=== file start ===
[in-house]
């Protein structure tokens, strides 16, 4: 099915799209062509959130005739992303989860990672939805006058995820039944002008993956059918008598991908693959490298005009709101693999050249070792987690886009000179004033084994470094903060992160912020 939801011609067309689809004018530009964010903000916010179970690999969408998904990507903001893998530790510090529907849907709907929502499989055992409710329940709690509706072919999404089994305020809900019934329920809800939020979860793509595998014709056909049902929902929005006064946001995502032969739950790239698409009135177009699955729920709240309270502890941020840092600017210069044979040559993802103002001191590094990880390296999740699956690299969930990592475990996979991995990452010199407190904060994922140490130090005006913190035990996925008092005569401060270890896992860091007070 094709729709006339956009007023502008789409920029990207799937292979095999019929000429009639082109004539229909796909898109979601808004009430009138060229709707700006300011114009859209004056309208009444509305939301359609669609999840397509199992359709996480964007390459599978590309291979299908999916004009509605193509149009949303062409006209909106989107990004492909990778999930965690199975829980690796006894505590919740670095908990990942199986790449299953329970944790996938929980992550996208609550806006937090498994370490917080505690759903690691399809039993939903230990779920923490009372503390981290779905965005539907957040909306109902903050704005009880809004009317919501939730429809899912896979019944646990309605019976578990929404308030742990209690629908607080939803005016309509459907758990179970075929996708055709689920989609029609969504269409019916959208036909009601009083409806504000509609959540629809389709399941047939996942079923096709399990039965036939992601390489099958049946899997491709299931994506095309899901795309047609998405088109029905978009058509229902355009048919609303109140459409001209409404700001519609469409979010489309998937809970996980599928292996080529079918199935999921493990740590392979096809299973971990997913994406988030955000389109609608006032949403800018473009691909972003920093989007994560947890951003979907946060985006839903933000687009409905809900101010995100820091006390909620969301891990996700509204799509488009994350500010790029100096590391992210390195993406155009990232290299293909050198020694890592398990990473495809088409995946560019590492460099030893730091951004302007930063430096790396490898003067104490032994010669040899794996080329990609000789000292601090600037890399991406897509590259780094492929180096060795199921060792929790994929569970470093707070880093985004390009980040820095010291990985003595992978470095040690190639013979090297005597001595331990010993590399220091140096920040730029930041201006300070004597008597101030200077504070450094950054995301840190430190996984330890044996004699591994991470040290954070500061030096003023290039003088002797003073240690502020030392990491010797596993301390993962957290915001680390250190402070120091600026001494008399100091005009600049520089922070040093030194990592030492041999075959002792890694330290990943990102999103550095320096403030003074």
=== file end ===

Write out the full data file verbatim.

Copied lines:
[in-house]
């Protein structure tokens, strides 16, 4: 099915799209062509959130005739992303989860990672939805006058995820039944002008993956059918008598991908693959490298005009709101693999050249070792987690886009000179004033084994470094903060992160912020 939801011609067309689809004018530009964010903000916010179970690999969408998904990507903001893998530790510090529907849907709907929502499989055992409710329940709690509706072919999404089994305020809900019934329920809800939020979860793509595998014709056909049902929902929005006064946001995502032969739950790239698409009135177009699955729920709240309270502890941020840092600017210069044979040559993802103002001191590094990880390296999740699956690299969930990592475990996979991995990452010199407190904060994922140490130090005006913190035990996925008092005569401060270890896992860091007070 094709729709006339956009007023502008789409920029990207799937292979095999019929000429009639082109004539229909796909898109979601808004009430009138060229709707700006300011114009859209004056309208009444509305939301359609669609999840397509199992359709996480964007390459599978590309291979299908999916004009509605193509149009949303062409006209909106989107990004492909990778999930965690199975829980690796006894505590919740670095908990990942199986790449299953329970944790996938929980992550996208609550806006937090498994370490917080505690759903690691399809039993939903230990779920923490009372503390981290779905965005539907957040909306109902903050704005009880809004009317919501939730429809899912896979019944646990309605019976578990929404308030742990209690629908607080939803005016309509459907758990179970075929996708055709689920989609029609969504269409019916959208036909009601009083409806504000509609959540629809389709399941047939996942079923096709399990039965036939992601390489099958049946899997491709299931994506095309899901795309047609998405088109029905978009058509229902355009048919609303109140459409001209409404700001519609469409979010489309998937809970996980599928292996080529079918199935999921493990740590392979096809299973971990997913994406988030955000389109609608006032949403800018473009691909972003920093989007994560947890951003979907946060985006839903933000687009409905809900101010995100820091006390909620969301891990996700509204799509488009994350500010790029100096590391992210390195993406155009990232290299293909050198020694890592398990990473495809088409995946560019590492460099030893730091951004302007930063430096790396490898003067104490032994010669040899794996080329990609000789000292601090600037890399991406897509590259780094492929180096060795199921060792929790994929569970470093707070880093985004390009980040820095010291990985003595992978470095040690190639013979090297005597001595331990010993590399220091140096920040730029930041201006300070004597008597101030200077504070450094950054995301840190430190996984330890044996004699591994991470040290954070500061030096003023290039003088002797003073240690502020030392990491010797596993301390993962957290915001680390250190402070120091600026001494008399100091005009600049520089922070040093030194990592030492041999075959002792890694330290990943990102999103550095320096403030003074």